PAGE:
It took the police the better part of two hours to haul away the bricks that had been stacked, at some point in the night, in front of the polling station at the Olympic Primary School. But few people in the sprawling Nairobi neighborhood of Kibera — as in many other places across Kenya — wanted anything to do with Thursday’s historic vote for president. Some Kibera residents spent the day lobbing stones at the police, while the police spent the day firing tear gas back. “This vote is a massive flop, whichever way you cut it,” said Maina Kiai, a leader of a Kenyan civil society coalition and a former United Nations special rapporteur. For decades, Kenya has been struggling to move from the shadow of dictatorship to a truly inclusive democracy, and the country has sacrificed much on that journey. Ten years ago, more than 1,100 people died and hundreds of thousands were displaced after an election many thought was stolen.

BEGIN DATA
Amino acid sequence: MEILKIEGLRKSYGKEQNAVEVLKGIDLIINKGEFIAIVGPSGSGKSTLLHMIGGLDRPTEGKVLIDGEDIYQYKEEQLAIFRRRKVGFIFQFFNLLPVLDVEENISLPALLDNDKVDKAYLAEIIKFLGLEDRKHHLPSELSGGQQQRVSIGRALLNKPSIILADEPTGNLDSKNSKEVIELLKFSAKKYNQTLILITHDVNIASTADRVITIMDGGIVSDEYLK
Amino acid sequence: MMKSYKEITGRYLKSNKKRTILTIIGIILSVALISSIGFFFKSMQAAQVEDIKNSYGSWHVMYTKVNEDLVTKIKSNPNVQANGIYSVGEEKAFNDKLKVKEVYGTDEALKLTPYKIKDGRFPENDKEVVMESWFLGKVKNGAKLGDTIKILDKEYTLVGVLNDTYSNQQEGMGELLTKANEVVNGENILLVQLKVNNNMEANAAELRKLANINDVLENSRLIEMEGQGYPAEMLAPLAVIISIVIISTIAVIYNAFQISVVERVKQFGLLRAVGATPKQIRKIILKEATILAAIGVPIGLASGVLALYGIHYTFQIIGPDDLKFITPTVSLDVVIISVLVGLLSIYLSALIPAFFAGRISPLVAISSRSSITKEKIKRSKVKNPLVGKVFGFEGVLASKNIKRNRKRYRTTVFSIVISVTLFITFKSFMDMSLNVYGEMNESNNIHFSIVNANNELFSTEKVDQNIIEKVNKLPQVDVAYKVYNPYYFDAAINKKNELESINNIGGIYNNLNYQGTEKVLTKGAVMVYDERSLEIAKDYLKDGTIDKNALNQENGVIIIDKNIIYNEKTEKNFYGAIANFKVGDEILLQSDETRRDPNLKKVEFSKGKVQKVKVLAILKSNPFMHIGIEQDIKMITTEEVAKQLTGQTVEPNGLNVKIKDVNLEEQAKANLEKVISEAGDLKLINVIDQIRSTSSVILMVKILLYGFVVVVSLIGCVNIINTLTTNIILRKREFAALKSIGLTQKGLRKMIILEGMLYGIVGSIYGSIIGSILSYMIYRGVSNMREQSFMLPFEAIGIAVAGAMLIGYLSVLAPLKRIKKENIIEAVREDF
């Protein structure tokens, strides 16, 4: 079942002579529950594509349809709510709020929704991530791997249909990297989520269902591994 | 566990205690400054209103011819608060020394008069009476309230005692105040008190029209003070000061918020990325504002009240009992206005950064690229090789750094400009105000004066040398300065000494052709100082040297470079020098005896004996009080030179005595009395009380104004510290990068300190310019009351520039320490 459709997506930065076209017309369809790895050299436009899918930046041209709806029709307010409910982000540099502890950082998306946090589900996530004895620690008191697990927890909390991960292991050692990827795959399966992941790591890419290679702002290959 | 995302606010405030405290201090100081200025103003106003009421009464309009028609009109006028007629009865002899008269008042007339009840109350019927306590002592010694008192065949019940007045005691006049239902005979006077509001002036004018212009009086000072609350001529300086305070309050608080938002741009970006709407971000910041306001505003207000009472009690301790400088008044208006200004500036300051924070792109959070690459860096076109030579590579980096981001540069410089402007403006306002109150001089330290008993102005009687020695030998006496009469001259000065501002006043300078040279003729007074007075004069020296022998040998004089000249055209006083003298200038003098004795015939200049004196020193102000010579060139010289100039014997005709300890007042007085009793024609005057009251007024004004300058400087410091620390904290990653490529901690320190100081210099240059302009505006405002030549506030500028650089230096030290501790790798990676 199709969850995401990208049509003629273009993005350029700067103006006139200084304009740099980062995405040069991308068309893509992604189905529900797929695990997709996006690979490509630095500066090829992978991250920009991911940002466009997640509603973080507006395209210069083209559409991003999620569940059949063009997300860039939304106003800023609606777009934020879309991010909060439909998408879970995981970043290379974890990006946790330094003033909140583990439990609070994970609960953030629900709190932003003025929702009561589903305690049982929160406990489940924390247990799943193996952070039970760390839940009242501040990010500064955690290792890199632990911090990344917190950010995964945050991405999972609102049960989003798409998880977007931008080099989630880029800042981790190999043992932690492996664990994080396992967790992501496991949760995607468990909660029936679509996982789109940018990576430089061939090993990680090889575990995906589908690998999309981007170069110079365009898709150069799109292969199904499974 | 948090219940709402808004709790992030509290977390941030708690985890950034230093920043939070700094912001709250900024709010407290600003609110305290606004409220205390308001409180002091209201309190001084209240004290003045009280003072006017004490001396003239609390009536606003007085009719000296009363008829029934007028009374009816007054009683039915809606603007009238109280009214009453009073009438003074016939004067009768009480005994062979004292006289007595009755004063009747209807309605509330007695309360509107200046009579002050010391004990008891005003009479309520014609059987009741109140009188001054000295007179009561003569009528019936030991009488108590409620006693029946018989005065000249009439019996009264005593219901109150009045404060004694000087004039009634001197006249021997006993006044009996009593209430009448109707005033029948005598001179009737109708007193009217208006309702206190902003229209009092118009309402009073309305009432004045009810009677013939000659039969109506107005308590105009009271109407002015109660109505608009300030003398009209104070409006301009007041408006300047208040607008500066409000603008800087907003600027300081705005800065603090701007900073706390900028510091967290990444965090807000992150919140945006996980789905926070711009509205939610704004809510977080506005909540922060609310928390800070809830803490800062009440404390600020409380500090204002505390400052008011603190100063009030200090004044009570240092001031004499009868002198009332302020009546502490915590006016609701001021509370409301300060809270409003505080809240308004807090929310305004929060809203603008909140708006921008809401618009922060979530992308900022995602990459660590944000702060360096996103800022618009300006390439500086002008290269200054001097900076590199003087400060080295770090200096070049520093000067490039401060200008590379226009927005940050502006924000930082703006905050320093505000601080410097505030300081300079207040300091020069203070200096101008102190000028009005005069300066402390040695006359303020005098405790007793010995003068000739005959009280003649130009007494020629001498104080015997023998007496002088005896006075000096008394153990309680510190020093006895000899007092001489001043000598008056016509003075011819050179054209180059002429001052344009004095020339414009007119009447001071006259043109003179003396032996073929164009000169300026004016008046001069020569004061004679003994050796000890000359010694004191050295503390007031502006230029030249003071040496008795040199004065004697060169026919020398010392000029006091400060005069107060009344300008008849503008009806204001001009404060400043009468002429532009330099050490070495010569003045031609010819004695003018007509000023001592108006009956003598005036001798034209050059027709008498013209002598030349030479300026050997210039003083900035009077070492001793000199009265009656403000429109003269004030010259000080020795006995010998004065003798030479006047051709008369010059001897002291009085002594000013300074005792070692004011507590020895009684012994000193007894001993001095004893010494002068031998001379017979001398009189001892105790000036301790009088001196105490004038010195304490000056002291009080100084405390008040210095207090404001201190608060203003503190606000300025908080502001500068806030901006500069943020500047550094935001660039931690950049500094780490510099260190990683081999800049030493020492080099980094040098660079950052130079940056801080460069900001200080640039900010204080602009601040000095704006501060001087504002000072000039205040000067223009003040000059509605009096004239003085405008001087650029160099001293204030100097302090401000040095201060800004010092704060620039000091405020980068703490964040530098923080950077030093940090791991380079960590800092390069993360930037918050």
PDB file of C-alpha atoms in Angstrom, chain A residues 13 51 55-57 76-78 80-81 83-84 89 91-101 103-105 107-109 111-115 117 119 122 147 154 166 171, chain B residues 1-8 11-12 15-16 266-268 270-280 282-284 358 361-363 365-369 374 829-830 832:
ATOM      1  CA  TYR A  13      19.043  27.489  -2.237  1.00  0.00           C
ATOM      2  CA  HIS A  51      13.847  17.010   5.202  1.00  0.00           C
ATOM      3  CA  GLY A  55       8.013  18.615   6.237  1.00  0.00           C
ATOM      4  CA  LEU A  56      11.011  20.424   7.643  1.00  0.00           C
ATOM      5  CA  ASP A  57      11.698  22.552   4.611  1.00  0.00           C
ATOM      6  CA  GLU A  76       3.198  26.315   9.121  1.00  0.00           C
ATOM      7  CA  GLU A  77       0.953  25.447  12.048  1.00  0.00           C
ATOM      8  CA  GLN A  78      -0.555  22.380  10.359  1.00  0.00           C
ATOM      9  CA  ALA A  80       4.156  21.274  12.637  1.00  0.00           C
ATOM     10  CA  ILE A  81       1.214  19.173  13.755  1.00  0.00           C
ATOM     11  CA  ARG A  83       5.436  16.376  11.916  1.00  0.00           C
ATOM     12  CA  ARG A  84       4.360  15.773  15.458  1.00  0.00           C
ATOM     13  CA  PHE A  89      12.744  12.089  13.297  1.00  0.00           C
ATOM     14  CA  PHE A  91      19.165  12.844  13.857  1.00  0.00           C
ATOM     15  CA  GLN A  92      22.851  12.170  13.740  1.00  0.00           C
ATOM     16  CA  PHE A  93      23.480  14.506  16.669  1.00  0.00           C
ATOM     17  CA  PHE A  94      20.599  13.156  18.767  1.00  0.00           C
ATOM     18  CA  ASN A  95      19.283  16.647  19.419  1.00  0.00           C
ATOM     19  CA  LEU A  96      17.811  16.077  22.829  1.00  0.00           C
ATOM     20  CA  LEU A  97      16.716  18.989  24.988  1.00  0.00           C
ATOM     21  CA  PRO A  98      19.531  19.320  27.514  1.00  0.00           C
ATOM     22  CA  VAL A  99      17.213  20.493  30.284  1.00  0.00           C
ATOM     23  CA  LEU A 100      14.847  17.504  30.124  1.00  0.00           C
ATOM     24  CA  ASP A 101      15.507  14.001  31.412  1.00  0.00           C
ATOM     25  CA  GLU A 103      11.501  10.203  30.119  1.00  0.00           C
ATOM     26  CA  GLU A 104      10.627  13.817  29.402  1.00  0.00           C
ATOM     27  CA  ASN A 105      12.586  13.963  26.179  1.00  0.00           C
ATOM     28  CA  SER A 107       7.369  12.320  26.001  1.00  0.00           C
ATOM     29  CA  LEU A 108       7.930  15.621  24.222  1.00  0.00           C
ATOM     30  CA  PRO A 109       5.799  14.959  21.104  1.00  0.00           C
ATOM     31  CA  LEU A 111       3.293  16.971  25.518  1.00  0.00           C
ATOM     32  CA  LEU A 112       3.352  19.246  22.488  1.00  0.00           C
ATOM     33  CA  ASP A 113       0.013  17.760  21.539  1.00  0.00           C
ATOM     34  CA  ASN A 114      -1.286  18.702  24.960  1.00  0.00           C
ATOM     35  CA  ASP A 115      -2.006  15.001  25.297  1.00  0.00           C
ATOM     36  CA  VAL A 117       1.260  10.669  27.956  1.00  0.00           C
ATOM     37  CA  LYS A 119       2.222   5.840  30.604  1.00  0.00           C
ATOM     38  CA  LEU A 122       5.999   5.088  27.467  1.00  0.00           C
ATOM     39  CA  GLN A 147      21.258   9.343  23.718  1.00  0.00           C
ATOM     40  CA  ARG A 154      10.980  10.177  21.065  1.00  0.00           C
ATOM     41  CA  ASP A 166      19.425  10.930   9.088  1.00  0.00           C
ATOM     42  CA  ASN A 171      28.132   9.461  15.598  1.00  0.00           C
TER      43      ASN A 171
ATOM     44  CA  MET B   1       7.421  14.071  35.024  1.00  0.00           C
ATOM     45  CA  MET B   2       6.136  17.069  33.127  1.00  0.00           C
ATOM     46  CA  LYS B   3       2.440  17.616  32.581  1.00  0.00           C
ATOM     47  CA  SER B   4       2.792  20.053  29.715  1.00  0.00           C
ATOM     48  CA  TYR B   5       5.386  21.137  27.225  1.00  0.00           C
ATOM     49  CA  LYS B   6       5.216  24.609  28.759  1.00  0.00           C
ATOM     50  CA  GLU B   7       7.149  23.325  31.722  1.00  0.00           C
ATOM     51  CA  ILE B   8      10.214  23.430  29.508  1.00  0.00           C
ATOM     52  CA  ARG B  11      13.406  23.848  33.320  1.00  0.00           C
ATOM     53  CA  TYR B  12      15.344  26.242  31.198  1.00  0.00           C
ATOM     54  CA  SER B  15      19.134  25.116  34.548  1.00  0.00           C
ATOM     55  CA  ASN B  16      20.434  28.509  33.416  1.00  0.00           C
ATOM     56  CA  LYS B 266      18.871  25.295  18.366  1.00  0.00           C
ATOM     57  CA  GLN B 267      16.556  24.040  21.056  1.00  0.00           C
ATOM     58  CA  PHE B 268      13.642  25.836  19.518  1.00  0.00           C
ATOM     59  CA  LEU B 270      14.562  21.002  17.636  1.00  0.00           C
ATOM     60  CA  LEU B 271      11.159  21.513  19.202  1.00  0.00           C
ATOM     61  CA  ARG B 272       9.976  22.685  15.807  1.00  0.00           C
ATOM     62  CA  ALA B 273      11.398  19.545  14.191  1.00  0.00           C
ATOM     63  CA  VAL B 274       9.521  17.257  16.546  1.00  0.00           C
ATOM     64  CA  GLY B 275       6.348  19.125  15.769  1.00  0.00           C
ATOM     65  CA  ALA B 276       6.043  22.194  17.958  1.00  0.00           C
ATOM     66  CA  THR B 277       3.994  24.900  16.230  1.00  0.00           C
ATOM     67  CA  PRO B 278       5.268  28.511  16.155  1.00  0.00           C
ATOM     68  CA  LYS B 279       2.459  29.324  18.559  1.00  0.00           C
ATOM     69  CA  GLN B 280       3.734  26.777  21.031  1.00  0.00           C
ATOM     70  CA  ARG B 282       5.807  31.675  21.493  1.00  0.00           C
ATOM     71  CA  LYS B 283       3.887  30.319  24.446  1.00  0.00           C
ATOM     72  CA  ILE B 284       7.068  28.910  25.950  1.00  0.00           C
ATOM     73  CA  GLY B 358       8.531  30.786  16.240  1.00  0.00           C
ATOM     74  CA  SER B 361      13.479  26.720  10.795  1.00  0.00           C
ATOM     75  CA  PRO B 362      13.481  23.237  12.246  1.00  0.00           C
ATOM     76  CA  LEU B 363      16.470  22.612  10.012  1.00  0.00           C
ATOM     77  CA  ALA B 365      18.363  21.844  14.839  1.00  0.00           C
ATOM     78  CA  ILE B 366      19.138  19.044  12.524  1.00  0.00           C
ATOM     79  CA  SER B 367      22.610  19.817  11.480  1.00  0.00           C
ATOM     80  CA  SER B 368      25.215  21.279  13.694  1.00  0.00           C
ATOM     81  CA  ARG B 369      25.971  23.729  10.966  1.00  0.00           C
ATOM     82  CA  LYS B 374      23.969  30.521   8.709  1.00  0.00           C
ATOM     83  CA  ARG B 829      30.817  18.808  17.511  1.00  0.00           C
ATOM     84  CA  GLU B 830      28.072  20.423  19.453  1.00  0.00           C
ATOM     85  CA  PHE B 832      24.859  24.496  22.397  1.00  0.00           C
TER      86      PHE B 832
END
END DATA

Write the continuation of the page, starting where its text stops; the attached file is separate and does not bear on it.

The violence ended with the formation of the country’s first coalition government, and a few years later, a new Constitution rejuvenated democratic institutions, strengthened the checks and balances on executive power, and decentralized the federal government — all in the hopes of making ordinary citizens feel more connected to their government.
Then, last month, came another milestone. In a first for Africa, the Supreme Court nullified this summer’s presidential election over concerns of fraud and ordered a do-over — one of the strongest signs yet that democracy was working.